Paul Wynn said...

Paul you should have made a move and be a hero! Of course I'm sure you're store policy is the same as mines, no matter if you're the hero and saving thousands of dollars, you will be fired if any heroic attempt was made. Glad to hear you're doing just fine after that Paul.

Paul_In_Houston said...

"Paul you should have made a move and be a hero!"

Zoe, in "Serenity"...
"You know what the definition of 'hero' is? -- Someone who gets other people killed."

I assume that you are joking (at least, I hope to God you are), but I'm going to get very serious here.

I am licensed to carry, and have spent quite bit of time on the range and consider myself to be a fairly decent shot with a pistol.

But, I did not have it on me (store policy forbids it, of course) and even if I had, it never would have appeared unless the gunman started shooting or it became very obvious that he was about to.

Taking a pistol and initiating something against someone with a rifle is not a great idea. If you do, it damned well better be effective.

Head shot seems tempting, but that's a small target, frequently moving.

Center of mass? Better chance of hitting, but suppose he's wearing a vest?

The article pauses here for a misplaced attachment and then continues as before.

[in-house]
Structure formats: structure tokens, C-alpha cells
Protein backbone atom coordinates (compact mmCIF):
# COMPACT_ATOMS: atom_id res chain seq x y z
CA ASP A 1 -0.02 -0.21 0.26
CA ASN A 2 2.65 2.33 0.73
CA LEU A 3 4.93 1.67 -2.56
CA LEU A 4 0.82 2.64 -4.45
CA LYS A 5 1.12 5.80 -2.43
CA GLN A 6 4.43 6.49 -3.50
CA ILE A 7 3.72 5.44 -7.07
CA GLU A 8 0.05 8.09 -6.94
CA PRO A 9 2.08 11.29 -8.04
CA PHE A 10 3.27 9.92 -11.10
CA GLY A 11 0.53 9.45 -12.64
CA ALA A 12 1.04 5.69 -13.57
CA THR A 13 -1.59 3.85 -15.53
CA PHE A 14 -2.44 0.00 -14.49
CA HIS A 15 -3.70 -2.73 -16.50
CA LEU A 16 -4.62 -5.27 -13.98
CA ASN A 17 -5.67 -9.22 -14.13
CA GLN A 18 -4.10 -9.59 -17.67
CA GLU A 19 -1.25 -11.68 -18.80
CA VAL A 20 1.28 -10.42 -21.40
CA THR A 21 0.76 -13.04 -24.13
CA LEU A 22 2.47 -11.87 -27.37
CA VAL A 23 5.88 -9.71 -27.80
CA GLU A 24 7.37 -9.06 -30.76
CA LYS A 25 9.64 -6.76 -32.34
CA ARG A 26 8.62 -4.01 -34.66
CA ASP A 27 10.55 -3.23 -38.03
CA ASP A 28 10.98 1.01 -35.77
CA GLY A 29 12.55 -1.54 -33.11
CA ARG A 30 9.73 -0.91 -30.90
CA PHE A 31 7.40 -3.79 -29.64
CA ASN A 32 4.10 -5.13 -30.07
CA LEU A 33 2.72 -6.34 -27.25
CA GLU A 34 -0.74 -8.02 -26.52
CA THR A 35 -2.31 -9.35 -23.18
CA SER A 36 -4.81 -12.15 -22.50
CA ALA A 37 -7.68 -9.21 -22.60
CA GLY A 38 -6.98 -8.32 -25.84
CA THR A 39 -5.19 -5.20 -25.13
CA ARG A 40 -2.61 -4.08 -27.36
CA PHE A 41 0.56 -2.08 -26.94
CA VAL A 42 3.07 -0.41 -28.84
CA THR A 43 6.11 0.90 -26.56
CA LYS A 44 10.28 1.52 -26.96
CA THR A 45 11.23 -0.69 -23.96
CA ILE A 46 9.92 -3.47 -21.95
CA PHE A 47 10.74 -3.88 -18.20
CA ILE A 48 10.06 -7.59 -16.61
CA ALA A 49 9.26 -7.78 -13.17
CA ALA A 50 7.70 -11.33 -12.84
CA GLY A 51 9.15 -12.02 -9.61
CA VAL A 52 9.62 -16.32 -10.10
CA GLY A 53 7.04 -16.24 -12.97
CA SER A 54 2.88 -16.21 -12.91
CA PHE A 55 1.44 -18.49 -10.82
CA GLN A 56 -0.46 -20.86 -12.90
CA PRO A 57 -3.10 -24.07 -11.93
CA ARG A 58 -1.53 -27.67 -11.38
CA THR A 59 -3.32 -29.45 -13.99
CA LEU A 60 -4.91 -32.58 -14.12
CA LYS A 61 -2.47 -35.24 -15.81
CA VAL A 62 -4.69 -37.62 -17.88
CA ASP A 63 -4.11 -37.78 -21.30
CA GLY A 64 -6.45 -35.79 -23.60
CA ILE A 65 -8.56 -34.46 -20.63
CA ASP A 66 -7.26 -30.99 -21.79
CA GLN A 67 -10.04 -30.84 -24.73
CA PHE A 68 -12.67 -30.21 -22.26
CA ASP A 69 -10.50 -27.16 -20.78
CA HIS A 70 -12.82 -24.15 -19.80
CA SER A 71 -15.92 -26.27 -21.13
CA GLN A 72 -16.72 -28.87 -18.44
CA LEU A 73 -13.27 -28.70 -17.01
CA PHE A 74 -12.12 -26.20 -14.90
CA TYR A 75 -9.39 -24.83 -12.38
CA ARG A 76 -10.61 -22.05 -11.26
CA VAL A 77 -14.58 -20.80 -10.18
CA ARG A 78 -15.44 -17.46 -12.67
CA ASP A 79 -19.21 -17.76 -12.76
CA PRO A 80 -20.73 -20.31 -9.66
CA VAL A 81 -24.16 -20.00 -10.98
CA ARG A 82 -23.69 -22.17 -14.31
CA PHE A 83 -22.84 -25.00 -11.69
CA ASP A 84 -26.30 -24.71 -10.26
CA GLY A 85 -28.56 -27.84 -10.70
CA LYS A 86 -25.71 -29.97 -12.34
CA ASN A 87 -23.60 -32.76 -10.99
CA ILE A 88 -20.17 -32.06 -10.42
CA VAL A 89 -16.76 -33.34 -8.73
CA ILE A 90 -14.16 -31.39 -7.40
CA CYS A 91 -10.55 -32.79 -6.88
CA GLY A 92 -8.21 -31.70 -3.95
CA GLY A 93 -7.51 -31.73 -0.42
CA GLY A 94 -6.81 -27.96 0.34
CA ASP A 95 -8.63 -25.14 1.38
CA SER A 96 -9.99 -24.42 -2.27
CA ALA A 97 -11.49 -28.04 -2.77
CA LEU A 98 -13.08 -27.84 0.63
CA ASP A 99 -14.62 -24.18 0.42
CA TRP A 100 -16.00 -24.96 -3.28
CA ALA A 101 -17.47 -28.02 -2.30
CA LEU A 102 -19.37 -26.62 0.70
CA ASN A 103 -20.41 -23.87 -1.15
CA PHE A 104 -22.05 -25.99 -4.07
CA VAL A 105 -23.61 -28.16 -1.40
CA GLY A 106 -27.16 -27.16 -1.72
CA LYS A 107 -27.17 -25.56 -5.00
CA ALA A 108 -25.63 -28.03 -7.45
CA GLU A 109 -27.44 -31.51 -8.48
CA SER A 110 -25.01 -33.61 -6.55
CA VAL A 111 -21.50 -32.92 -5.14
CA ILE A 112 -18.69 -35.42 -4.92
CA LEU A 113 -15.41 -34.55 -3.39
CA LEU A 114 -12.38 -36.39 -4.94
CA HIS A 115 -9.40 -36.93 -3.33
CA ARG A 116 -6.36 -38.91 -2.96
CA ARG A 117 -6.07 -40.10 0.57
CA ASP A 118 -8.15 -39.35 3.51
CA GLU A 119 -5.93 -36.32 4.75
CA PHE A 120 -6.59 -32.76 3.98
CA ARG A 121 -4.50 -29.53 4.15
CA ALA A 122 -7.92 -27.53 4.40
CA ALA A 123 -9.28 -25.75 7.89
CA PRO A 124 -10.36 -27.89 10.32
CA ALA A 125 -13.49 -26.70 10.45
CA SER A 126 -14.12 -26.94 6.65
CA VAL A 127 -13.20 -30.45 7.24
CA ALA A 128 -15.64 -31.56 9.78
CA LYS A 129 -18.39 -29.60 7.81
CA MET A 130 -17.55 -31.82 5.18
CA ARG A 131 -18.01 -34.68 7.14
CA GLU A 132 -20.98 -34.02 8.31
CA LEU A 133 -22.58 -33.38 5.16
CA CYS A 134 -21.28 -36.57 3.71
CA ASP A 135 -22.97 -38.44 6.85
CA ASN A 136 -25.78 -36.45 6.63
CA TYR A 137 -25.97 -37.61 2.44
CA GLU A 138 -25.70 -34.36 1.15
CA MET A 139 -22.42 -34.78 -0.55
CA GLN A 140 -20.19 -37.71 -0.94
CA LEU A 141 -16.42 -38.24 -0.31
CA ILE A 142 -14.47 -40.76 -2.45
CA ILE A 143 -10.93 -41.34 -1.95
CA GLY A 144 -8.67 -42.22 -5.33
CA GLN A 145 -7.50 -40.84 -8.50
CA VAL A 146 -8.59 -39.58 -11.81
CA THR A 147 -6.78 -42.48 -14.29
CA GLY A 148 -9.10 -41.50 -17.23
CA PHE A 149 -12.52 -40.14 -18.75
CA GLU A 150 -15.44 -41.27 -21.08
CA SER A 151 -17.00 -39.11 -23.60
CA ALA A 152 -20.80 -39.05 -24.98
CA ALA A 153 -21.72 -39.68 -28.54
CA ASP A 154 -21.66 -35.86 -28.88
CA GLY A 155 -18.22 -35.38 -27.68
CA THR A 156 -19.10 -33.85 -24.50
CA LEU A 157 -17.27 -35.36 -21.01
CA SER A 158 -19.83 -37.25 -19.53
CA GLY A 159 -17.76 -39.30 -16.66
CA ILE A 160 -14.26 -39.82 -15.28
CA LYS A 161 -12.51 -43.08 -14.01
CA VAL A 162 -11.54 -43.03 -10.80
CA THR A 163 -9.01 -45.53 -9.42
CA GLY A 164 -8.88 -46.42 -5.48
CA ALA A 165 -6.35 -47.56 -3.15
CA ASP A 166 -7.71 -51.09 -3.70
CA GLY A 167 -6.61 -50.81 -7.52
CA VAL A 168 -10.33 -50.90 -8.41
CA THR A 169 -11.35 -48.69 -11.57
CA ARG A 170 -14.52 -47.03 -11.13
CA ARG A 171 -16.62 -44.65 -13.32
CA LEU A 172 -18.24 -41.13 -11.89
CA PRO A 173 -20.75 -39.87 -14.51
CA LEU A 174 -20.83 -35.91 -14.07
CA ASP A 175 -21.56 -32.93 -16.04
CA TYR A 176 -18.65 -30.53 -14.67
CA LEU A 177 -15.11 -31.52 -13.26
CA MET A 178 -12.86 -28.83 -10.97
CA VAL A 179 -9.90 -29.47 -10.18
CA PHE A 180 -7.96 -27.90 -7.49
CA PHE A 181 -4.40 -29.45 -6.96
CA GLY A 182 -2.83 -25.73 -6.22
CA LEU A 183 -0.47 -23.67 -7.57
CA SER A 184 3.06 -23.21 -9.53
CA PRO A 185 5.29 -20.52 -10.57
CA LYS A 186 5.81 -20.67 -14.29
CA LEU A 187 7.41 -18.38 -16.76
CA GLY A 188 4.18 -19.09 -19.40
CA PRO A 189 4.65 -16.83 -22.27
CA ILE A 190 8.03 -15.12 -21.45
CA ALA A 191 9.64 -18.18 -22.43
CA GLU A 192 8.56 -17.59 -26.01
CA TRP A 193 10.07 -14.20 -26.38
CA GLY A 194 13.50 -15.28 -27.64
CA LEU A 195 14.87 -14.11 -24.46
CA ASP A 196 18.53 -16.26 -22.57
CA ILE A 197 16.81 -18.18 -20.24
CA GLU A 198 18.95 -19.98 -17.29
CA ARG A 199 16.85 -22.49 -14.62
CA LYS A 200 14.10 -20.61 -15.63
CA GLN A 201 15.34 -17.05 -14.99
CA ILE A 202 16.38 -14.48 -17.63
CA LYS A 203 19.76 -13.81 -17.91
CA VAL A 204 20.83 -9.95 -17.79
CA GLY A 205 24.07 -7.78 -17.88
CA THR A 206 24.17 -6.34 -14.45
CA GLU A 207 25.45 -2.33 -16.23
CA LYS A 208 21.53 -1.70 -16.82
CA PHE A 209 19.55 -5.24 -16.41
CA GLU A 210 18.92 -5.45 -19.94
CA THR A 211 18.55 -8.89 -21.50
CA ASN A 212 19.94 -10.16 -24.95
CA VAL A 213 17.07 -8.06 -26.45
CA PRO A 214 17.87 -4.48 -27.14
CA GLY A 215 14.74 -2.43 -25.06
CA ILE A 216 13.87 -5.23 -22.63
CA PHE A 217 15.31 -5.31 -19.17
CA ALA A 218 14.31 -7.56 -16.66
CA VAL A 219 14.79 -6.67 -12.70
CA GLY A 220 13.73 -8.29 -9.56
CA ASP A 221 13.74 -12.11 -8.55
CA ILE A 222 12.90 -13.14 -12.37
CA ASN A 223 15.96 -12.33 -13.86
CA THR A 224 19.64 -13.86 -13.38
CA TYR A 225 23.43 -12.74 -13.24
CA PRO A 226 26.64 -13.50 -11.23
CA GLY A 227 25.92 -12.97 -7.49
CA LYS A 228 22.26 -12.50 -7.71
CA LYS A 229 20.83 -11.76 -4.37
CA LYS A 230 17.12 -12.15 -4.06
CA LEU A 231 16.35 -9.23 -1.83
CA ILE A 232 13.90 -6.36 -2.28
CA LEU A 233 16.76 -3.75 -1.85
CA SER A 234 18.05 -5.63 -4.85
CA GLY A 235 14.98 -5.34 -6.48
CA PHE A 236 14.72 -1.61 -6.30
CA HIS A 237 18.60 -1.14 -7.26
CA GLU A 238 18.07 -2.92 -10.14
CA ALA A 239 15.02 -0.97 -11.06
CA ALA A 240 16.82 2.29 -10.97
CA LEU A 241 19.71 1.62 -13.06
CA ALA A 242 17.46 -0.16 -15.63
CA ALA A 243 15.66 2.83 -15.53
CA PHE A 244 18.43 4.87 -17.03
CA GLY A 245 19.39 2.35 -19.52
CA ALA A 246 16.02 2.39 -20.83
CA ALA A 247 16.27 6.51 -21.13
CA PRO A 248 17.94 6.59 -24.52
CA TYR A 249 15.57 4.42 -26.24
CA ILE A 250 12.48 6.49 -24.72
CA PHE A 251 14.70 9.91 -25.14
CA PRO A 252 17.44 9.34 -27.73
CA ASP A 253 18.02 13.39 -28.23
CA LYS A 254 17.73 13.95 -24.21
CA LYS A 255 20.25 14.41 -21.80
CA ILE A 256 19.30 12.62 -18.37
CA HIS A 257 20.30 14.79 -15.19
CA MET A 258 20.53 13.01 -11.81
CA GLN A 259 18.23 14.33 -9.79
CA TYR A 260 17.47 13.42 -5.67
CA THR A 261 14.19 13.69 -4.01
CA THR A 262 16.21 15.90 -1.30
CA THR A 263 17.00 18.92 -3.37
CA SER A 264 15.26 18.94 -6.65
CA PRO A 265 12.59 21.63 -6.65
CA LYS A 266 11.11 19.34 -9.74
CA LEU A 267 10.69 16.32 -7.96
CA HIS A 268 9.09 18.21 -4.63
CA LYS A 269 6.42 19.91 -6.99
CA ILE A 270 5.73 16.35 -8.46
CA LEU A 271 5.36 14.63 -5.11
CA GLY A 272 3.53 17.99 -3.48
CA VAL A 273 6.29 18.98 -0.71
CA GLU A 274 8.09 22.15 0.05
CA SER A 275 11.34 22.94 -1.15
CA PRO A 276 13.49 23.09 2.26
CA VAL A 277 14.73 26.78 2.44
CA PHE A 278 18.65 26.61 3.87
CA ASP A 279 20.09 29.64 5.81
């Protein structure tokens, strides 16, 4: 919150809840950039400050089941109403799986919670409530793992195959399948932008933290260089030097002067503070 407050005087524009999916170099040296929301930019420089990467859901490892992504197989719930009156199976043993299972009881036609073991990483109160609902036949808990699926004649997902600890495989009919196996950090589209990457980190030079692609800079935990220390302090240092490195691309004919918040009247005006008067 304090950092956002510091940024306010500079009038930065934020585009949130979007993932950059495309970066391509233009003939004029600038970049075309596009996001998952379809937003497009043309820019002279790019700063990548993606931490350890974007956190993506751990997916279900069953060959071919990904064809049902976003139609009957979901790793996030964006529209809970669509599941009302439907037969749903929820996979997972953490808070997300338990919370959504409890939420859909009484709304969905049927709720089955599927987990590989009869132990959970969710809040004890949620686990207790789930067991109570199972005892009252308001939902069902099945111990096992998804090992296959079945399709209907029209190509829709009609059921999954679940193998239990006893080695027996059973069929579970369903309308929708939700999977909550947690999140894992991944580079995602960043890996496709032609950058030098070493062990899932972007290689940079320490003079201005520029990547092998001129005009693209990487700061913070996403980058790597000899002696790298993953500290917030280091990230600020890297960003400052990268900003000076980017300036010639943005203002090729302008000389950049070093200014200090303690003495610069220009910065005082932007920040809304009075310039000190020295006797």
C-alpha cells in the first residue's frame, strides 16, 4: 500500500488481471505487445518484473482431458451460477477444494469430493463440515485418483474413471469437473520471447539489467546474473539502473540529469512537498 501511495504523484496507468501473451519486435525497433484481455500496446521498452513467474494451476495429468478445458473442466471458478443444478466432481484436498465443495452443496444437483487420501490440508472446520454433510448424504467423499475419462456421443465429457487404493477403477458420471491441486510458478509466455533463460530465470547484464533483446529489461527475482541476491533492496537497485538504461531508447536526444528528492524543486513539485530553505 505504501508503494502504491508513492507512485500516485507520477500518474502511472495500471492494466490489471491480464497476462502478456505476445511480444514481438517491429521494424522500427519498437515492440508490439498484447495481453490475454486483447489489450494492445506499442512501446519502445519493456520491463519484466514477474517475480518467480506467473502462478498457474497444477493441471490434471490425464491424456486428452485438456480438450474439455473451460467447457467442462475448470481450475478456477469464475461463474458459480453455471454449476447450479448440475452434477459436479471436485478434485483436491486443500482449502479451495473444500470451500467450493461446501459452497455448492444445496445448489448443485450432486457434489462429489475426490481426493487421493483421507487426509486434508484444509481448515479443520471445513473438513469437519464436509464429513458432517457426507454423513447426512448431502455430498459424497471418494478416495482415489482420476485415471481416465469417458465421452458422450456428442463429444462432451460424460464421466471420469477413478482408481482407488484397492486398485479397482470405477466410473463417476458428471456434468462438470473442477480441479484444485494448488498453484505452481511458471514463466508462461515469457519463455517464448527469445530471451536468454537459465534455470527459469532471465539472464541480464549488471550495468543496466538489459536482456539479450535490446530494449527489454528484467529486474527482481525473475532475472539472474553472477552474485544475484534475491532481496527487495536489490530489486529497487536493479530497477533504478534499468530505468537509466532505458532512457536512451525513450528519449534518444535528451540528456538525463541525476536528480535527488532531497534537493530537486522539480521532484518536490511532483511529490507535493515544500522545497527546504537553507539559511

And, in either case, a failed attempt is likely to be responded to, with unfortunate results.

If it truly looked like he was going to to a repeat of the Luby's cafeteria massacre, then Hell YES!!! -- you'd want an alternative to just waiting to be killed.

But this guy appeared to be totally in control, and used to being so.

All of that above is just an intellectual exercise.

I have never been in real combat.

At 40 feet, with a pistol, I can put my shots into a group I can cover with my hand, when the target is paper!

When it's a real person, intent on killing you, adrenalin kicks in, turning muscle control into quivering jelly, and it becomes amazingly easy to completely miss a man-size target even at closer range than the forty feet I had mentioned (and, Oh by the way, those bullets you launch are going to go somewhere, quite possibly into customers).

I am totally in favor of having the option to be able to defend myself (and others), but the exercise of that option depends upon the situation and circumstances.

In this particular case, neither were were appropriate for exercising that option.

Could I have been able to act under the right circumstances?

Having never actually been there, haven't a clue.

Paul_In_Houston said...

A somewhat belated PS...

I've corresponded with Mr. Wynn before (he has his own blog, http://mostlygrocery.com/ - all about the wonders and joys of being a grocery clerk :-), and I know for a certainty that he was joking, and probably also venting a bit about policies that deny employees the means to protect themselves.

My comment was in no way a put-down of him, but was meant more as a "don't try this at home" warning to any would be 'heroes'; Zoe's piece of dialogue above just happening to be dead on.